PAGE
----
The storm also appears not to have damaged any sea turtle nests despite high surf.
Sometimes, no matter how good the surrogate is, it takes a mother’s touch.
While Anna Maria Island Turtle Watch and Shorebird Monitoring volunteers were making plans as Tropical Storm Isaac approached on Sunday, Mother Nature put her own plan into action.
Low pressure weather systems cause sea turtle eggs to hatch, giving the hatchlings a fighting chance to get to the Gulf before a storm inundates the nests on the beach, according to Turtle Watch Director Suzi Fox.
Too long under water, and eggs in the nests don’t survive.
Sure enough, Turtle Watch volunteers reported a rash of early hatchings on Sunday and Monday, Fox said.
“People were calling us all night telling us about nests hatching,” she said, adding that one woman called 911 and was referred to Fox.
As of Monday afternoon, no nests were inundated and no nests had eggs washing out to sea, she said.
Nature also is making up for damage done to turtle nests by Tropical Storm Debby in June, according to Meghan Koperski of the Florida Fish and Wildlife Conservation Commission (FWC).
The storm washed away stakes that marked nests, leaving most of the nests unaccounted for. Many triangulation stakes placed in higher dunes that were used to assist in determining GPS coordinates of nests also were washed or blown away during Debby, Fox said.
But since then, 177 nests have been laid, as of last Friday. This year has been a record season for sea turtle nesting on Anna Maria Island, with 356 nests laid. The 15-year average is 155; the last record season was 244 nests in 1999, according to Turtle Watch.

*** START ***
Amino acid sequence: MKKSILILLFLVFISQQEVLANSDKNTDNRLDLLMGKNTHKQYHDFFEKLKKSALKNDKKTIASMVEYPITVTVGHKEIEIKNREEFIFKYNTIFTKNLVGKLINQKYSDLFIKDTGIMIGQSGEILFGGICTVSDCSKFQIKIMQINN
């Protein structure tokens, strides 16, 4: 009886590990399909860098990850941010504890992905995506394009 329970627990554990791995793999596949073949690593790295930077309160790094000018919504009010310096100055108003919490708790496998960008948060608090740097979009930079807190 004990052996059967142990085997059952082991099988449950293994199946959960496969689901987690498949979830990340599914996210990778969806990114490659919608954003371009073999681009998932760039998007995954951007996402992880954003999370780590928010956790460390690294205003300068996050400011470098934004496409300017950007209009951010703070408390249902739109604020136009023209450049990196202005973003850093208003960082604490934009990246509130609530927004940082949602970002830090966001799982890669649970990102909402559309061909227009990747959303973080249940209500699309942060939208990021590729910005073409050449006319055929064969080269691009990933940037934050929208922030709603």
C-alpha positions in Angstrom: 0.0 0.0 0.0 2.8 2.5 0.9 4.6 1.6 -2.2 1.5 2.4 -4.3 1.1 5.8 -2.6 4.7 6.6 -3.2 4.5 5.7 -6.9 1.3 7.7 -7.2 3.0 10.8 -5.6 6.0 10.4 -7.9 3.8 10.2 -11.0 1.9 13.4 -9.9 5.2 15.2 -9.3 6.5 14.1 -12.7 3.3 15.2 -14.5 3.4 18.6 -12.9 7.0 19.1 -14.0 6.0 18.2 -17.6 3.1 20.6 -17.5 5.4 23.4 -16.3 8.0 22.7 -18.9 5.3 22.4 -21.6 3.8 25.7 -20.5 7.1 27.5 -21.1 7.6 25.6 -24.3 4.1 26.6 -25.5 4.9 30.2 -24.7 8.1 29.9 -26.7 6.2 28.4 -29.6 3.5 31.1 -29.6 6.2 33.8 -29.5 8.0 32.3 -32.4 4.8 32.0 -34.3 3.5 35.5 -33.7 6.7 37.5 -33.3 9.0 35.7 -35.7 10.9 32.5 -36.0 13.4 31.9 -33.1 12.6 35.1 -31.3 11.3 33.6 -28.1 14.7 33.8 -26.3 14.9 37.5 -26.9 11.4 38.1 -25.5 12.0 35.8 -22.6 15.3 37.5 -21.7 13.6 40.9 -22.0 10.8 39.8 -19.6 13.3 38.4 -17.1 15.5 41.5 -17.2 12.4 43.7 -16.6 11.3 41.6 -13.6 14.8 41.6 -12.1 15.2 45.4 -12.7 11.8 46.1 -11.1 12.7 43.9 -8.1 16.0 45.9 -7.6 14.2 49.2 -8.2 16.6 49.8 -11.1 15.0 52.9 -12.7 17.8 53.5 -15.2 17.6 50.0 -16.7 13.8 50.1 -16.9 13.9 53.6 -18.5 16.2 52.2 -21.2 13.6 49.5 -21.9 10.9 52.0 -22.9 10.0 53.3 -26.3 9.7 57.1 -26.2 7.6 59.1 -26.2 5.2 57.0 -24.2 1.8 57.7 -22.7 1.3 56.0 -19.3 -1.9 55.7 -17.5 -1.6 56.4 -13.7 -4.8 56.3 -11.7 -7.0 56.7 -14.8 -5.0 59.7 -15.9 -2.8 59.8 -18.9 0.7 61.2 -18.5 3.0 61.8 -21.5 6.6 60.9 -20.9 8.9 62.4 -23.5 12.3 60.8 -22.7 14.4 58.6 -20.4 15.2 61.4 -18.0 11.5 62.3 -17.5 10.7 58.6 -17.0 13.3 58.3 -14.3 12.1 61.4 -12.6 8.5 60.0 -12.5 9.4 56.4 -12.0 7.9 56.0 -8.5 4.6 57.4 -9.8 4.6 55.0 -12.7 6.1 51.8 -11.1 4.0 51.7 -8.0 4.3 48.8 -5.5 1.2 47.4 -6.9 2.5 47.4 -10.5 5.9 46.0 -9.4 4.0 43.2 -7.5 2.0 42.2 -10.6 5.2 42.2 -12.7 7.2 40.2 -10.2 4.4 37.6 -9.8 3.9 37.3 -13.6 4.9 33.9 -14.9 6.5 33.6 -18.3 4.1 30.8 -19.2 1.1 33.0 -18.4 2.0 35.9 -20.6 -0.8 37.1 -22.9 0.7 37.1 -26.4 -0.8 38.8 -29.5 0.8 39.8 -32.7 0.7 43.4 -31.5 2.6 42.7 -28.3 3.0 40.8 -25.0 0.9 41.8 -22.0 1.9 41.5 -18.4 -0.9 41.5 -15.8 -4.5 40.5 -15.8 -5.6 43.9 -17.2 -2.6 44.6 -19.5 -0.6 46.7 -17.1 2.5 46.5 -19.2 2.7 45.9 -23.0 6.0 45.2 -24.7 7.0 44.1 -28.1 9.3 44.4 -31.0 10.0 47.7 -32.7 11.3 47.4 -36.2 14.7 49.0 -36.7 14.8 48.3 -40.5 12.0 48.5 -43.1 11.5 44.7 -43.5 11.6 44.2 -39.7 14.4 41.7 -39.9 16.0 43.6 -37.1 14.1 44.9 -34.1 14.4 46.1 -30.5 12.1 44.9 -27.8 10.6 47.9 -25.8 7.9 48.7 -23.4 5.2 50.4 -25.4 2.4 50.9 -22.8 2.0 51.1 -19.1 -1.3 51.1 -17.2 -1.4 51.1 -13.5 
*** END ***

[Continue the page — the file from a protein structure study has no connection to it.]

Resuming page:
“Turtles have adapted their nesting strategy to accommodate for natural events such as hurricanes,” Koperski said. “Each nesting female turtle deposits several nests throughout the duration of the nesting season, essentially hedging her bets to make sure that even if a storm hits at some point during the nesting season, there is a high probability that at least a few of her nests will incubate successfully without being impacted by a storm.”
In 2004, when Florida sustained direct hits from Charlie, Francis and Jeanne, 42 percent of loggerhead sea turtle nests in the state hatched, she said, with the number of hatchlings from those nests within the normal range.
Following FWC guidelines, Turtle Watch volunteers did not relocate nests in advance of Isaac; if they find a nest where eggs are washing out into the Gulf, they are allowed to rebury the eggs on dry beach.
The public is not permitted to dig up nests to save eggs or pick up eggs on the beach, and incubating eggs is strictly prohibited, even for permit holders like Turtle Watch, Koperski said.